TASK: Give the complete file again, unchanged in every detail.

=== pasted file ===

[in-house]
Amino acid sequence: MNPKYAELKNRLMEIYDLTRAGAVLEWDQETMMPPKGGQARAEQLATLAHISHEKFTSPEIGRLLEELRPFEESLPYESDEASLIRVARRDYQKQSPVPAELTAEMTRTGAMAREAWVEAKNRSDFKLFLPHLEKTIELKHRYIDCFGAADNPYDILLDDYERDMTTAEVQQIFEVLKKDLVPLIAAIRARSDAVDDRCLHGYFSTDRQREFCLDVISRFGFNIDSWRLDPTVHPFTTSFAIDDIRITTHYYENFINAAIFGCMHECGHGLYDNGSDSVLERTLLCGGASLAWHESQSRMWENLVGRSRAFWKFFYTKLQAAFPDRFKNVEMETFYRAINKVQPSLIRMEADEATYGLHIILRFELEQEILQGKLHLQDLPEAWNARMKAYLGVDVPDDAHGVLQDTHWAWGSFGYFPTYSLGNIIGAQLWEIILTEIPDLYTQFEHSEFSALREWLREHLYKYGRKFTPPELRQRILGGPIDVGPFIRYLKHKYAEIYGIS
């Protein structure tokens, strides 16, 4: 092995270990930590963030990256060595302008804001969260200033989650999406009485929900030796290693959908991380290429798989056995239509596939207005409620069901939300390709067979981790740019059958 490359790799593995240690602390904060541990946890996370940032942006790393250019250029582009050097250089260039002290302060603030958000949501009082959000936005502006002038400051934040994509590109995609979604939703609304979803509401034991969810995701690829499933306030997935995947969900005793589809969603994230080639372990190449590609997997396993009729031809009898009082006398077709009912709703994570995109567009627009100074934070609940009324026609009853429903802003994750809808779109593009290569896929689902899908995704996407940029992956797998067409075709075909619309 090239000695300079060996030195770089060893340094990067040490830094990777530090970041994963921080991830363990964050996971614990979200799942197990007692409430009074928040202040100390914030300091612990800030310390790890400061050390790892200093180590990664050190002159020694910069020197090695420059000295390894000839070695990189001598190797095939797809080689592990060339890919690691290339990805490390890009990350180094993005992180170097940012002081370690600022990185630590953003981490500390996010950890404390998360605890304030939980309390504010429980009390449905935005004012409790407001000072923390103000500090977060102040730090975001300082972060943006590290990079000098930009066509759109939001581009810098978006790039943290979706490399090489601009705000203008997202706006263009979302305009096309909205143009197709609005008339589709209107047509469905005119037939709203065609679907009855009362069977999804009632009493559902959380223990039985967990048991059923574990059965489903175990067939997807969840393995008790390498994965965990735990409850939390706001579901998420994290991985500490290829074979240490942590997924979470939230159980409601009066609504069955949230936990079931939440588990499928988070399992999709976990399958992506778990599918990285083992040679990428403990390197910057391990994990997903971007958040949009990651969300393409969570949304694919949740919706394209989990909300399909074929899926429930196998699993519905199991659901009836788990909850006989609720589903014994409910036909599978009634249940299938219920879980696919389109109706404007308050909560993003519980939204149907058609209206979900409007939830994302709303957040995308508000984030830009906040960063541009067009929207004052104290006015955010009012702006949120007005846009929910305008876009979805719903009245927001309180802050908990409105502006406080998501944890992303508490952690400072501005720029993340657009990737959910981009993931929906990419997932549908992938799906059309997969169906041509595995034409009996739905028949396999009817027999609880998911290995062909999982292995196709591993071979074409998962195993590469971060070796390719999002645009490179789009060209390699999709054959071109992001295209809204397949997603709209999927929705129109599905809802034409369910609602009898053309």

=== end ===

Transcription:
[in-house]
Amino acid sequence: MNPKYAELKNRLMEIYDLTRAGAVLEWDQETMMPPKGGQARAEQLATLAHISHEKFTSPEIGRLLEELRPFEESLPYESDEASLIRVARRDYQKQSPVPAELTAEMTRTGAMAREAWVEAKNRSDFKLFLPHLEKTIELKHRYIDCFGAADNPYDILLDDYERDMTTAEVQQIFEVLKKDLVPLIAAIRARSDAVDDRCLHGYFSTDRQREFCLDVISRFGFNIDSWRLDPTVHPFTTSFAIDDIRITTHYYENFINAAIFGCMHECGHGLYDNGSDSVLERTLLCGGASLAWHESQSRMWENLVGRSRAFWKFFYTKLQAAFPDRFKNVEMETFYRAINKVQPSLIRMEADEATYGLHIILRFELEQEILQGKLHLQDLPEAWNARMKAYLGVDVPDDAHGVLQDTHWAWGSFGYFPTYSLGNIIGAQLWEIILTEIPDLYTQFEHSEFSALREWLREHLYKYGRKFTPPELRQRILGGPIDVGPFIRYLKHKYAEIYGIS
């Protein structure tokens, strides 16, 4: 092995270990930590963030990256060595302008804001969260200033989650999406009485929900030796290693959908991380290429798989056995239509596939207005409620069901939300390709067979981790740019059958 490359790799593995240690602390904060541990946890996370940032942006790393250019250029582009050097250089260039002290302060603030958000949501009082959000936005502006002038400051934040994509590109995609979604939703609304979803509401034991969810995701690829499933306030997935995947969900005793589809969603994230080639372990190449590609997997396993009729031809009898009082006398077709009912709703994570995109567009627009100074934070609940009324026609009853429903802003994750809808779109593009290569896929689902899908995704996407940029992956797998067409075709075909619309 090239000695300079060996030195770089060893340094990067040490830094990777530090970041994963921080991830363990964050996971614990979200799942197990007692409430009074928040202040100390914030300091612990800030310390790890400061050390790892200093180590990664050190002159020694910069020197090695420059000295390894000839070695990189001598190797095939797809080689592990060339890919690691290339990805490390890009990350180094993005992180170097940012002081370690600022990185630590953003981490500390996010950890404390998360605890304030939980309390504010429980009390449905935005004012409790407001000072923390103000500090977060102040730090975001300082972060943006590290990079000098930009066509759109939001581009810098978006790039943290979706490399090489601009705000203008997202706006263009979302305009096309909205143009197709609005008339589709209107047509469905005119037939709203065609679907009855009362069977999804009632009493559902959380223990039985967990048991059923574990059965489903175990067939997807969840393995008790390498994965965990735990409850939390706001579901998420994290991985500490290829074979240490942590997924979470939230159980409601009066609504069955949230936990079931939440588990499928988070399992999709976990399958992506778990599918990285083992040679990428403990390197910057391990994990997903971007958040949009990651969300393409969570949304694919949740919706394209989990909300399909074929899926429930196998699993519905199991659901009836788990909850006989609720589903014994409910036909599978009634249940299938219920879980696919389109109706404007308050909560993003519980939204149907058609209206979900409007939830994302709303957040995308508000984030830009906040960063541009067009929207004052104290006015955010009012702006949120007005846009929910305008876009979805719903009245927001309180802050908990409105502006406080998501944890992303508490952690400072501005720029993340657009990737959910981009993931929906990419997932549908992938799906059309997969169906041509595995034409009996739905028949396999009817027999609880998911290995062909999982292995196709591993071979074409998962195993590469971060070796390719999002645009490179789009060209390699999709054959071109992001295209809204397949997603709209999927929705129109599905809802034409369910609602009898053309």